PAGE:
Sunday, January 21, 2018

My Favorite Anime of 2017

I review anime over at Diabolical Plots and naturally watch a number of shows over the course of the year. In the final installment of my annual entertainment round-up, I'd like to cover the TV anime I watched in 2017. I decided to remove any sequels (since people generally don't jump in the middle), but allowed a single prequel since it does not require watching any prior material, rounding the number of series out to ten.

Anime listed are not ranked, but presented in the order I watched them. As before, my top three picks of the year are marked with an asterisk (*).

Saga of Tanya the Evil *

Saga of Tanya the Evil could have gone horribly in so many ways with a little girl soldier protagonist and all the German World War I imagery, but it actually works, hilariously so, to the point that I've decided to pick up the translations of the original novel series. Tanya remembers her former life as a cutthroat middle manager in corporate Japan and has no qualms about bringing all that knowledge to bear in her country's war. Her constant feuding with the higher power that condemned her to her new existence is a highlight of the show.

ACCA 13-Territory Inspection *

I wasn't sure what to expect of ACCA. It's definitely not going to be for everyone, but the slow burning intrigue and the ages of the cast are an anomaly in anime. If you love whispers of conspiracy without seeing evidence of the conspiracy itself, ACCA has a lot of that sort of atmosphere, where many characters are feeling each other out without any proof that there are enemies to be found. Jean Otis is a difficult to read protagonist, but it works in his favor, as his poker face is what allows him to play the role he's dealt.

KADO: The Right Answer

KADO is worth a watch for a peaceful first contact situation from a non-American perspective. For that, I'd recommend it. The alien is not as alien as he could be, but he comes in peace offering humanity wonders with no apparent strings attached. He compares it to giving food to a hungry person. If he has more than he can use, why wouldn't he give it away? KADO starts with excellent questions like those and I like that our viewpoint characters are mostly negotiators, but the series doesn't come together in the end and the climax is rather nonsensical, which is a shame since the premise was so good.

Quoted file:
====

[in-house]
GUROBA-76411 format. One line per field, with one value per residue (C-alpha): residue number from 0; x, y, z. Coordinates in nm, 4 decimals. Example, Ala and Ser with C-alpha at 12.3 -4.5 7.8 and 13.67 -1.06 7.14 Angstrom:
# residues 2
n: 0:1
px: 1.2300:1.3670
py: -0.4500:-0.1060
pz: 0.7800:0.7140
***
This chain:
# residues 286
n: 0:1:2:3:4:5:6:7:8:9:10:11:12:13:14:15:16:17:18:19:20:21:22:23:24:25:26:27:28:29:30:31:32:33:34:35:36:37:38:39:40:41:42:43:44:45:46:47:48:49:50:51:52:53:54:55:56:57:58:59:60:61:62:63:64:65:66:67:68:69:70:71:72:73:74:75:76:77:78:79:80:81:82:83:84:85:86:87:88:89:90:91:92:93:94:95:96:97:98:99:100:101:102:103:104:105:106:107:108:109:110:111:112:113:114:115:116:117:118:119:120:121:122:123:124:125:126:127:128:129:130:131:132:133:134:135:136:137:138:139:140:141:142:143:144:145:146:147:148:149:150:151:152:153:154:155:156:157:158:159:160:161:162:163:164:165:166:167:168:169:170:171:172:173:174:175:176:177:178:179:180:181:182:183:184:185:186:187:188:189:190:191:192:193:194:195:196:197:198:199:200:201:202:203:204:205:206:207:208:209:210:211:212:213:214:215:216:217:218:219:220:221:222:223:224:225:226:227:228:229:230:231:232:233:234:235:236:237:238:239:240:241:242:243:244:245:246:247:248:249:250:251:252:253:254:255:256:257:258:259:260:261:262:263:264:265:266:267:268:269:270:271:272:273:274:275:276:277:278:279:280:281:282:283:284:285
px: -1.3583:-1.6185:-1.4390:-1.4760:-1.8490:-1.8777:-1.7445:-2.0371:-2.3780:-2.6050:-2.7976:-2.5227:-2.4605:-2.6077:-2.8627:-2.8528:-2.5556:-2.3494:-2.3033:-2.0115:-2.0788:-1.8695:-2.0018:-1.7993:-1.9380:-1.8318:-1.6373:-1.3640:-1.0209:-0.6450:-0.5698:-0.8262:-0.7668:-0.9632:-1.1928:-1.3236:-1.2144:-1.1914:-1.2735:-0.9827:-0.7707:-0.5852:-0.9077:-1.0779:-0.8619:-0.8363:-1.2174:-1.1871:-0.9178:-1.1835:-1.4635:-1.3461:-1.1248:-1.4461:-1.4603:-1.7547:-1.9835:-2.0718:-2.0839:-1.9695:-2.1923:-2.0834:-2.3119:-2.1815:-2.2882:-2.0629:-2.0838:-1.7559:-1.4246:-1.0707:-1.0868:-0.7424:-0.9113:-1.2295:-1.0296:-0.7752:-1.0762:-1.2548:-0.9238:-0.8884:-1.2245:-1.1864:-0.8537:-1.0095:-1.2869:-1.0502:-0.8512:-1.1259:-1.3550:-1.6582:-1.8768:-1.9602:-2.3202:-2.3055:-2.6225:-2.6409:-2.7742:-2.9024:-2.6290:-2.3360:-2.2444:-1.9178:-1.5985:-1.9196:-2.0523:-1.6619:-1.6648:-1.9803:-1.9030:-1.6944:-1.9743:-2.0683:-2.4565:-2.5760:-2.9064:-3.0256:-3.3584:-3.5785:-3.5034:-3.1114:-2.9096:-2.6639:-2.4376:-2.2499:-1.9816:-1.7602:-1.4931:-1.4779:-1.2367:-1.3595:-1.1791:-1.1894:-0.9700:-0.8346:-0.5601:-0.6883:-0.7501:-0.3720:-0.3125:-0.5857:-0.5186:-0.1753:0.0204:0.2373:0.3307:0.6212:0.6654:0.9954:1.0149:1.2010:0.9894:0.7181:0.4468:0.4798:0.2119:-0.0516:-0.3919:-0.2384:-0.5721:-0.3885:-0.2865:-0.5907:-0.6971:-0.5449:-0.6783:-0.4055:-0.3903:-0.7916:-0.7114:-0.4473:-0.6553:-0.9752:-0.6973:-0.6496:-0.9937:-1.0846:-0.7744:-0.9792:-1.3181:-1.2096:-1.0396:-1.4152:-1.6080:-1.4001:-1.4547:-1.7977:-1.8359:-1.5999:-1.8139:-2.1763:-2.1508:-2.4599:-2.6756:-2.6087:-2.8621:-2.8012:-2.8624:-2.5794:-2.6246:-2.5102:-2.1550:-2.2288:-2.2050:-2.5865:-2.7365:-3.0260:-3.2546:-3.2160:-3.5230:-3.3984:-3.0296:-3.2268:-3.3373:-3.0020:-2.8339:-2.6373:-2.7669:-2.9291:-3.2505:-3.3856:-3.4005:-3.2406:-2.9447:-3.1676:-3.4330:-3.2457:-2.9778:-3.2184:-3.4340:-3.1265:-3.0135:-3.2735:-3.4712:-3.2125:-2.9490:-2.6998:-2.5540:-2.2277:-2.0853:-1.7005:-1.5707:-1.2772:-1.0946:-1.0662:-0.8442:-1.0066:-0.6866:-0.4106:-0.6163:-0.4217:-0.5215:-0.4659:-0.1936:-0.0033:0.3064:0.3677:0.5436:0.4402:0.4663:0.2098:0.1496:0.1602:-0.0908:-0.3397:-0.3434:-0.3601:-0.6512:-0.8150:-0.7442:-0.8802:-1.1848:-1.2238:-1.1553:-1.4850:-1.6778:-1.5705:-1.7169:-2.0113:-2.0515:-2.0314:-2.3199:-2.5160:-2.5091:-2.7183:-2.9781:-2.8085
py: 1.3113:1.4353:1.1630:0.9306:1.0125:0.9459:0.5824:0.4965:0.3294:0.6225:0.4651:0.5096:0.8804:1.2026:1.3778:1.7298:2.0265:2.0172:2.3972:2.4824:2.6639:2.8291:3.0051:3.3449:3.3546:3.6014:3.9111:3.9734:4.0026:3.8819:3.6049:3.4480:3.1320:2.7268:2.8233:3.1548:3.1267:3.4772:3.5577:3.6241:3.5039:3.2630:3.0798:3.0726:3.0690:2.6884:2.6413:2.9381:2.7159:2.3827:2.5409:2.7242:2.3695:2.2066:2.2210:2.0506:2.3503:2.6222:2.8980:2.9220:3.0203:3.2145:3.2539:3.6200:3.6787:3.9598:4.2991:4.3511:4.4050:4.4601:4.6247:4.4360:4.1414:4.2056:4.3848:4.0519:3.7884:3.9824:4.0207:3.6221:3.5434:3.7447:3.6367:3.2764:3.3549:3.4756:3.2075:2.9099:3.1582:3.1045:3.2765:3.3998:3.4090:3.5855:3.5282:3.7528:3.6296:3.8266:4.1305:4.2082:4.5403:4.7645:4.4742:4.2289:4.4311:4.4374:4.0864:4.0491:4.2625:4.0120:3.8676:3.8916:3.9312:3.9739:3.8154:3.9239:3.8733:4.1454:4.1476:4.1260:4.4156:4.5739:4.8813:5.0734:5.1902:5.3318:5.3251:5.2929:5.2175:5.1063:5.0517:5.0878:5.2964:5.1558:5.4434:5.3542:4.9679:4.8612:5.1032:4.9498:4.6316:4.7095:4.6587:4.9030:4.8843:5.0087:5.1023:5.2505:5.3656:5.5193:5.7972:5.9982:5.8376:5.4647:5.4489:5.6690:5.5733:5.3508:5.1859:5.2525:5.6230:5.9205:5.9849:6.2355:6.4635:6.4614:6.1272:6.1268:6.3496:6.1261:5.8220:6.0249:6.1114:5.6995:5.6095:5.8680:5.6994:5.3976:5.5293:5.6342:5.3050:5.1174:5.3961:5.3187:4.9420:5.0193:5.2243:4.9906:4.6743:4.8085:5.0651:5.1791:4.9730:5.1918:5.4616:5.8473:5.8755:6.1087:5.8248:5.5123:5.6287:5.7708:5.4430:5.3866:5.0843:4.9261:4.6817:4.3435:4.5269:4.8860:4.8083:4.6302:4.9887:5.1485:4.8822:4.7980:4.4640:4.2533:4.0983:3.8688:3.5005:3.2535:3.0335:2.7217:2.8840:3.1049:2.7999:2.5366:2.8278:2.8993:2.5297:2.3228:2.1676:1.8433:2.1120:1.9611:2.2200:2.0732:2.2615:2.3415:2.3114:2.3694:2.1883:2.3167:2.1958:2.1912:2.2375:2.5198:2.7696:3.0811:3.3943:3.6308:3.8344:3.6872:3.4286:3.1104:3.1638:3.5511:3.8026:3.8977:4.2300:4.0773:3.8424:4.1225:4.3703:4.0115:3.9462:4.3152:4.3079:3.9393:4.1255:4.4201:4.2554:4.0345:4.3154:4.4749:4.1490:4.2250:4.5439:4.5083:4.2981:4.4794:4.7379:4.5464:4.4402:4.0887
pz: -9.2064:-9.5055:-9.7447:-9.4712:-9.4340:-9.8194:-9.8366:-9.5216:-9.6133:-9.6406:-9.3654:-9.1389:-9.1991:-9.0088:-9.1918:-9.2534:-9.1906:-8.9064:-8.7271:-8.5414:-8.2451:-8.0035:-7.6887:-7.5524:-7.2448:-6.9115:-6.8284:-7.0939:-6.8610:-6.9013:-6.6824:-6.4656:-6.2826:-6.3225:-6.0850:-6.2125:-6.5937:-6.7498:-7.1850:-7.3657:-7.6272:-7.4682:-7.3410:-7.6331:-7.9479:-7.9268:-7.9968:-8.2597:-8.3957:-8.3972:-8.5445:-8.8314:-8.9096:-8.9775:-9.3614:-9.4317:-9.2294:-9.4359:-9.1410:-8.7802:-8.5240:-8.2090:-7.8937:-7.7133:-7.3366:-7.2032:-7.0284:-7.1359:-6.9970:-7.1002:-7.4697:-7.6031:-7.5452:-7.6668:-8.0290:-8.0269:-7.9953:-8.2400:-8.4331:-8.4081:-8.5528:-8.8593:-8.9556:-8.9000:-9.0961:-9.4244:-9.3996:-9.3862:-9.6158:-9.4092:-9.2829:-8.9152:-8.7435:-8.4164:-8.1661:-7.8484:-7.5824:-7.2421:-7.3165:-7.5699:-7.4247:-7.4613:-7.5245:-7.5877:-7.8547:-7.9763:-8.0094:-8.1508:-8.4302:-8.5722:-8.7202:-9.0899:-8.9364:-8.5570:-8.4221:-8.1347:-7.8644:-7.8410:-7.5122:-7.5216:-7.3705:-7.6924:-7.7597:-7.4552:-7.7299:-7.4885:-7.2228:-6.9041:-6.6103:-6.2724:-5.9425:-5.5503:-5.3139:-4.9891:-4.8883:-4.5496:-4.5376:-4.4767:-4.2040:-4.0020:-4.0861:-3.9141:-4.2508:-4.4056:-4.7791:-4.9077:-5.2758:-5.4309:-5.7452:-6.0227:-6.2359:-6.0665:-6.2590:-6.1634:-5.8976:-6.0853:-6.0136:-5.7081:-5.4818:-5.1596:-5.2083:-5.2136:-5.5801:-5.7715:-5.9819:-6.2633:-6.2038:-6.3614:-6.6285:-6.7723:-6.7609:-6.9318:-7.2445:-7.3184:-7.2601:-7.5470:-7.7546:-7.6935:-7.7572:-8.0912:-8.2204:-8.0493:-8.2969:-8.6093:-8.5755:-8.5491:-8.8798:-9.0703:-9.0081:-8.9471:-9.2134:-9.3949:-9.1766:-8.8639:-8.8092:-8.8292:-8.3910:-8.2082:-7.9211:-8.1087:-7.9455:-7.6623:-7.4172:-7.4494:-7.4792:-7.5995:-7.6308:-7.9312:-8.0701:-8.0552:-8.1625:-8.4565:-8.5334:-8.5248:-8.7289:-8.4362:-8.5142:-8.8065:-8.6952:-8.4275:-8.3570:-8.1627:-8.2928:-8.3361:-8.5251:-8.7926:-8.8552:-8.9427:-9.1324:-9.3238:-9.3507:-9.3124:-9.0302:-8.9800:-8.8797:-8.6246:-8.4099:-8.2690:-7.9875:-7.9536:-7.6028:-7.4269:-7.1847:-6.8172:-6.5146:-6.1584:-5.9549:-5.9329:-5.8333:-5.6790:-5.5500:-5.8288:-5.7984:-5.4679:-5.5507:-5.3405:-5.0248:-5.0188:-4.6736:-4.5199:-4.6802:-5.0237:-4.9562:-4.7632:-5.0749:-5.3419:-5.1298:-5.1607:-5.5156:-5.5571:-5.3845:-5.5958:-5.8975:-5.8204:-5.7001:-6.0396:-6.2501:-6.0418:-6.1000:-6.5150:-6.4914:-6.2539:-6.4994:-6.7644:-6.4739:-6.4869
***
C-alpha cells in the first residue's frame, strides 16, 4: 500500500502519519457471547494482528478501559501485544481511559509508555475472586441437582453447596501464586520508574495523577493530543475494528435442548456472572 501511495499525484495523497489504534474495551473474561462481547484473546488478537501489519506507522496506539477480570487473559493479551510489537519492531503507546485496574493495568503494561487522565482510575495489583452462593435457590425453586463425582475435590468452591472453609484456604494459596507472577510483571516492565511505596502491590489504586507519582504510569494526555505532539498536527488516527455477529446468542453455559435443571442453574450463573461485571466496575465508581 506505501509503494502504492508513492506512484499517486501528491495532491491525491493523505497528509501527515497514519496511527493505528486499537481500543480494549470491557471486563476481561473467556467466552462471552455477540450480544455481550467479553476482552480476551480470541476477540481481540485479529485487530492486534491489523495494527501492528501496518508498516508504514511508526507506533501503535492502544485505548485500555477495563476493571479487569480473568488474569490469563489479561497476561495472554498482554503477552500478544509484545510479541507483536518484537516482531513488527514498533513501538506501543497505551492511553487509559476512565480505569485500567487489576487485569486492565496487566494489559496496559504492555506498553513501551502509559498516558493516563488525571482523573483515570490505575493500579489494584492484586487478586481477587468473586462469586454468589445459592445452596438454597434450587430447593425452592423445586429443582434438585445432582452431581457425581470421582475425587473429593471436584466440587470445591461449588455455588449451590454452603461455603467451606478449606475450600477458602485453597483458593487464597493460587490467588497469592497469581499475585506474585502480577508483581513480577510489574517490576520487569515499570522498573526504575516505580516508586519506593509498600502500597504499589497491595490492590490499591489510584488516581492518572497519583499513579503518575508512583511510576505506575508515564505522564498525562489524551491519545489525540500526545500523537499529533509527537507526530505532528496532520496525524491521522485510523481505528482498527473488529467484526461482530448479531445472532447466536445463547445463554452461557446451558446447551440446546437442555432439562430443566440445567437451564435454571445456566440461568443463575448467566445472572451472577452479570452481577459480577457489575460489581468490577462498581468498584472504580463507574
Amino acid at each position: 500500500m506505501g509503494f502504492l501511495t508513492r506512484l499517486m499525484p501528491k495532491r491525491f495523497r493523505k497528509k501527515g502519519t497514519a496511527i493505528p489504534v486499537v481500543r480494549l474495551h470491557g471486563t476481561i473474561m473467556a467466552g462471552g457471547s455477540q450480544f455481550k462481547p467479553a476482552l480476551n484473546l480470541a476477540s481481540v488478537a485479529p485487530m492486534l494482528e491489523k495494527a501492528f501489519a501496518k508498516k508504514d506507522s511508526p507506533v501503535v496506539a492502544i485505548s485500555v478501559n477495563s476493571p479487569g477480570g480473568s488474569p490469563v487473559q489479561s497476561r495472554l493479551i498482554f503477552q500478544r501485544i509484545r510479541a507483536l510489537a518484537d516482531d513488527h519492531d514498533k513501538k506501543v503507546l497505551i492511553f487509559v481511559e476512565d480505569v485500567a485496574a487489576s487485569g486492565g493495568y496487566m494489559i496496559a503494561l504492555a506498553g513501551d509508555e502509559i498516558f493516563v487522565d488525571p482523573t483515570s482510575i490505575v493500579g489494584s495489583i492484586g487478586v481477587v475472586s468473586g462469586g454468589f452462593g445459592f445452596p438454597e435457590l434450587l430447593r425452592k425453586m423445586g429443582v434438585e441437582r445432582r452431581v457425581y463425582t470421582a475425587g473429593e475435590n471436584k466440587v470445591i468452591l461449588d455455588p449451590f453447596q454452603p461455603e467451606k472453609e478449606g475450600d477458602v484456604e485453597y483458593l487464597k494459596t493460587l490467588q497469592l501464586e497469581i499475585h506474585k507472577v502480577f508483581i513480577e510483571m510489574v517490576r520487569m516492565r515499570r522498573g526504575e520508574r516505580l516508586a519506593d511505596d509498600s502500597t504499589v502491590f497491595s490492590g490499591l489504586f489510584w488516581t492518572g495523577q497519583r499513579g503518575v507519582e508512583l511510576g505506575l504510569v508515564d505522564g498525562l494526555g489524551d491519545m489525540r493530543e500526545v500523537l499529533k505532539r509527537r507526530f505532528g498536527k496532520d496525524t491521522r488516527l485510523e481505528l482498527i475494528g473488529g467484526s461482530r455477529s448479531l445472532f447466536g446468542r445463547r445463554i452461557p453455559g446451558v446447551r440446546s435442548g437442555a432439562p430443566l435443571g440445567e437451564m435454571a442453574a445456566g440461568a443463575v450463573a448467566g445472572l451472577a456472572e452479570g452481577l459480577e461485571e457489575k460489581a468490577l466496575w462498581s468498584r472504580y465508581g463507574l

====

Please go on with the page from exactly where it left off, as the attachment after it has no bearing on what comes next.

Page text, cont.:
Classroom of the Elite

I watched Classroom of the Elite during a slow season when I otherwise would probably have skipped it. Kiyotaka appears to be nobody important, the sort of guy who fades into the background, but he's not, and the school he goes to isn't either. Rather it's a merciless competition between classrooms just for students to stay enrolled, but the graduates are supposedly set for life. There's some really good scheming sometimes, but as a whole there are better shows.

Chronos Ruler

This was also a slow season watch about an organization with powers to fight time eating monsters. If you liked D.Gray-man and need something to hold you over, it's worth a look because it wears its inspiration on its sleeve, but every time it comes up with some potentially devastating character development it manages to shoot itself in the foot with an easy solution. And that's a shame because it has some really good ideas that just don't get the showcase they deserve.